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Global Glimpses with Museum Travel

Art Institute of Chicago

Aleksandra Matic has been doing her job — leading members of the Art Institute of Chicago on international and domestic trips — for 13 years, and “I’ve never had anyone travel with me in 13 years where you’re not quite sure why they’re there,” said the museum’s associate director of member travel.

That’s because it’s obvious.

“They’re all lifelong learners,” she said. “They all have that in common: a very, very strong interest in art and architecture and culture. That’s why they’re in it.”

Matic said, “They’re so engaged everywhere we go, whether I take them to Oklahoma or to India.”

The Art Institute of Chicago (AIC) has offered a members-only travel program since the early 1980s, and now runs eight to 10 international programs and another three or four domestic trips every year. Matic plans some of the domestic trips on her own, although for a select few she will work with a domestic tour operator such as New York City-based Art Horizons International. For international itineraries, she always works closely with a company to help with ground operations, for example, International Seminar Design Inc. for an upcoming trip to Rome, and Cox and Kings for the museum’s January trip to India.

For AIC trips, Matic always sends study leaders — people who are art and architecture experts, and sometimes current or former museum employees — to give formal slide-illustrated lectures and give the group a better understanding of what they will experience.

“Something I ask [the study leaders] to do is to take what we’re seeing wherever we’re going and tie it back to our collections,” Matic said. “It gets people’s wheels spinning. It gets them back to Chicago.”

AIC is a public museum and an encyclopedic museum, “and travel just fits into that so perfectly,” she said. “We have so many cultures and genres, and it’s truly an encyclopedic collection.”

In addition to study leaders, AIC member groups have expert local guides everywhere they go, get special access to private collections, or enjoy early-bird or after-hours access to sites and attractions. In Rome, for example, the group will get up early to get before-hours admittance to the Sistine Chapel.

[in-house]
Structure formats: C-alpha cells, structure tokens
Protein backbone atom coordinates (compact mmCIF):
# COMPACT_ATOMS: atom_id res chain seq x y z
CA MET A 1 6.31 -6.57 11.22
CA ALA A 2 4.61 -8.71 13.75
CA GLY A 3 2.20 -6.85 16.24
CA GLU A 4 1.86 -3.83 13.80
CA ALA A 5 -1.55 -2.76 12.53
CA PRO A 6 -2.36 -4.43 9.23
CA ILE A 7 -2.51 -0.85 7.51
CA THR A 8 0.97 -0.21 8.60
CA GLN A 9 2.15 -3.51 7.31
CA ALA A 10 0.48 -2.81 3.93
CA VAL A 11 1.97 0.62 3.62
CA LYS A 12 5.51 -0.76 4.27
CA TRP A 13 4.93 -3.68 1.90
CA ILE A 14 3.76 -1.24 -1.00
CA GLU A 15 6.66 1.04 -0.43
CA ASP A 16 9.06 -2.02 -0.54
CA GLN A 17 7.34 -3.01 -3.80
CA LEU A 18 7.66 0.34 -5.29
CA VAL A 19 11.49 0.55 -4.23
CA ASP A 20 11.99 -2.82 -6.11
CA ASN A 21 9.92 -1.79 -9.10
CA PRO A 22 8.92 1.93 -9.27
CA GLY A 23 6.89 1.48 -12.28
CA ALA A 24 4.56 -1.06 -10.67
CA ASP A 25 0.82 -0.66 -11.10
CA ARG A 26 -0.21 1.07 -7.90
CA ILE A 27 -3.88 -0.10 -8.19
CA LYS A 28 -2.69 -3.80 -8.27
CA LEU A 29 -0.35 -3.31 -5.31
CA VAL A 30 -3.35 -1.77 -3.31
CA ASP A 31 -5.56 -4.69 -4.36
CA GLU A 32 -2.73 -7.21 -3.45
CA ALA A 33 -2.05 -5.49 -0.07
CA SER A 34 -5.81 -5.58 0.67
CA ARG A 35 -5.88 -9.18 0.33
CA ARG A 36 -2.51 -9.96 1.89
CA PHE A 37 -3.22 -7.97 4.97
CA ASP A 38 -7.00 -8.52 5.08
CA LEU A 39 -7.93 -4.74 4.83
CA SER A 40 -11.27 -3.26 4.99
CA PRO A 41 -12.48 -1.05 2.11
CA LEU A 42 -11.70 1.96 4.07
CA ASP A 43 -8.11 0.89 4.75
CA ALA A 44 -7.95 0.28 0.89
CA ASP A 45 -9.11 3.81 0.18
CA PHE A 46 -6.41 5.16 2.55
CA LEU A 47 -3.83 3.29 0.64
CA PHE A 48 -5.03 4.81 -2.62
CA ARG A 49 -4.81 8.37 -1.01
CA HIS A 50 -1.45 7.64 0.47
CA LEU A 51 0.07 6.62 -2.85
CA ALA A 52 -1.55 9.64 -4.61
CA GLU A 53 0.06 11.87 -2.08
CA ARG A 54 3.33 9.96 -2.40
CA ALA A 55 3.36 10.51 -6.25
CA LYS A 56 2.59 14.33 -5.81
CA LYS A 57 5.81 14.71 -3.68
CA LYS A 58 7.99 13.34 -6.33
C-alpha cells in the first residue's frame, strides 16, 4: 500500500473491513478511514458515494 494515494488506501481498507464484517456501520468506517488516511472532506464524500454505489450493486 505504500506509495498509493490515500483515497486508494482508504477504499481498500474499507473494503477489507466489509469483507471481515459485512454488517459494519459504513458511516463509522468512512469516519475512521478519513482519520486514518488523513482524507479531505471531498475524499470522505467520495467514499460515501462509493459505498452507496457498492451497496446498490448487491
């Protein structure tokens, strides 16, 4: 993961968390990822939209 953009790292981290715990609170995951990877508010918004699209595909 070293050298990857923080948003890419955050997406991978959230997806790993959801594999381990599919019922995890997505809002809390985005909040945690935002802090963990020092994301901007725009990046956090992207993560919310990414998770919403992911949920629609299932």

“That will be something really special for them,” Matic said.

The India itinerary includes a day at the India Art Fair in New Delhi, where museum travelers will enjoy special access to VIP events, visits to private galleries and collections, and a focus on the bustling contemporary art scene in Mumbai.

Nearly all AIC travel programs focus on art and architecture, Matic said, “with some other disciplines thrown in,” like dance performances or concerts. During the museum’s Hudson River Valley itinerary, which is one of its most popular, travelers tour historic mansions, see a wide range of architecture, visit artist studios, stop at a foundry and view private collections of art and antiques.

Carnegie Museums of Pittsburgh

Anybody can get on a plane and fly to Paris. But not everybody can, for example, get into the Manufacture Nationale de Sèvres, first a royal, then an imperial porcelain factory that is now run by the Ministry of Culture, unless, of course, you’re with the Carnegie Museums of Pittsburgh’s members travel program.

“I try to understand what is it they can’t do if they make their own trip,” said Barbara MacQuown Tucker, director of individual giving for the Carnegie Museums of Pittsburgh. “Anybody can do their own trip, but people who travel with us are generally pretty high-level donors and are super sophisticated and want these accesses.”

The museum travel program is open to members on a sort of tiered system. Reservations first open to patrons, then to donors, and then, if space is still available, to members. Tucker said the museum program generally runs about five to eight itineraries each year, with six planned for 2016. Itineraries run the gamut from day trips to two-week tours of India. Group sizes generally range from eight to 18 people, although the November day trip to the Cleveland Museum of Art sold out with 35 people.

No matter how close to home or how far afield, Tucker aims to provide what guests cannot get on their own. Tucker said she’s unusual in the museum travel world because she plans nearly all of the itineraries on her own, including all the trips to Europe, and only uses tour operators and travel companies in international destinations such as India where she can’t operate a trip herself.

During a trip to England last year, Tucker took the group to Highclere Castle, also known as the fictional Crawley estate from the popular PBS show, “Downton Abbey.” In addition to a tour —tickets are tough to come by — Tucker arranged to have the Countess of Carnarvon, the real-life owner of Highclere Castle, speak to the group. She also arranged to have Sir Edward Dashwood take travelers through his house at West Wycombe Park.

“It’s a lot of painstaking work, but I somehow find a person who finds another person” who can provide such intimate access, Tucker said.

During a recent trip to Russia, the group took a behind-the-scenes tour at the Mariinsky Theatre, where travelers saw crews making sets and costumes, and visited the Hermitage Theatre storage facility where the group saw czars’ carriages.

When Tucker led a group to Paris a couple of years ago with the museum’s curator of decorative arts, they were able to arrange entree into private, historic homes that boasted collections of fine art or decorative arts, such as china, glass and silver. They were even able to visit the American ambassador’s house, which “was a really big deal,” Tucker said. Sometimes, if a house is open to the public, museum travelers go before hours when the owner receives them and personally shows them the collection.